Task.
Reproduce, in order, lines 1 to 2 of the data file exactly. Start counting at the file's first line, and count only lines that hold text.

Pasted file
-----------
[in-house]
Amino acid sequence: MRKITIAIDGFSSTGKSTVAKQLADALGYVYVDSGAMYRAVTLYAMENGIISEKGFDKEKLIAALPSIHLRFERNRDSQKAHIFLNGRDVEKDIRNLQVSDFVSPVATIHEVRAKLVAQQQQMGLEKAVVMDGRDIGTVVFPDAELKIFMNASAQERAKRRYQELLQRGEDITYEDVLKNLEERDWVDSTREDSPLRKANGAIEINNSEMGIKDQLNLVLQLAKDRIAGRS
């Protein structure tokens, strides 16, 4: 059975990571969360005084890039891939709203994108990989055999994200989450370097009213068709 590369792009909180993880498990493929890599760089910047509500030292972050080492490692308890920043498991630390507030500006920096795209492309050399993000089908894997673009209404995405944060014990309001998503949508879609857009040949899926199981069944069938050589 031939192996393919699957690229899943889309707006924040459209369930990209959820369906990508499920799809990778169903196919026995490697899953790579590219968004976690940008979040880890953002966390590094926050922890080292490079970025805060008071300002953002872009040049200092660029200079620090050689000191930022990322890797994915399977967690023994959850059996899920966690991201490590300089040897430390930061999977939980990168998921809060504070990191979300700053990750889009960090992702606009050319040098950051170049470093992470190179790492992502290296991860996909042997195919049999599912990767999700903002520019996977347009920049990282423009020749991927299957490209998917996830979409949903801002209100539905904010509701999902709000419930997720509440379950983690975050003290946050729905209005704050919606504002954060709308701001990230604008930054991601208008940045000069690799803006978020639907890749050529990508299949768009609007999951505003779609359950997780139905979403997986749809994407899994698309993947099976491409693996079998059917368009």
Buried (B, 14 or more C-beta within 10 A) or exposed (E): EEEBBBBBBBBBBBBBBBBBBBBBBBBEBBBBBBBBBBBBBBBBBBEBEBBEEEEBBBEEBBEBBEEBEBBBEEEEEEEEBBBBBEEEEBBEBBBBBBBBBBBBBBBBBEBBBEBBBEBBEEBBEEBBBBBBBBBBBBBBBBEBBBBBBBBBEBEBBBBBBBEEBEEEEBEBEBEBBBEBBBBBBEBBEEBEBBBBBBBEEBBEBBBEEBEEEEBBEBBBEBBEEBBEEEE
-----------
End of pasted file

[in-house]
Amino acid sequence: MRKITIAIDGFSSTGKSTVAKQLADALGYVYVDSGAMYRAVTLYAMENGIISEKGFDKEKLIAALPSIHLRFERNRDSQKAHIFLNGRDVEKDIRNLQVSDFVSPVATIHEVRAKLVAQQQQMGLEKAVVMDGRDIGTVVFPDAELKIFMNASAQERAKRRYQELLQRGEDITYEDVLKNLEERDWVDSTREDSPLRKANGAIEINNSEMGIKDQLNLVLQLAKDRIAGRS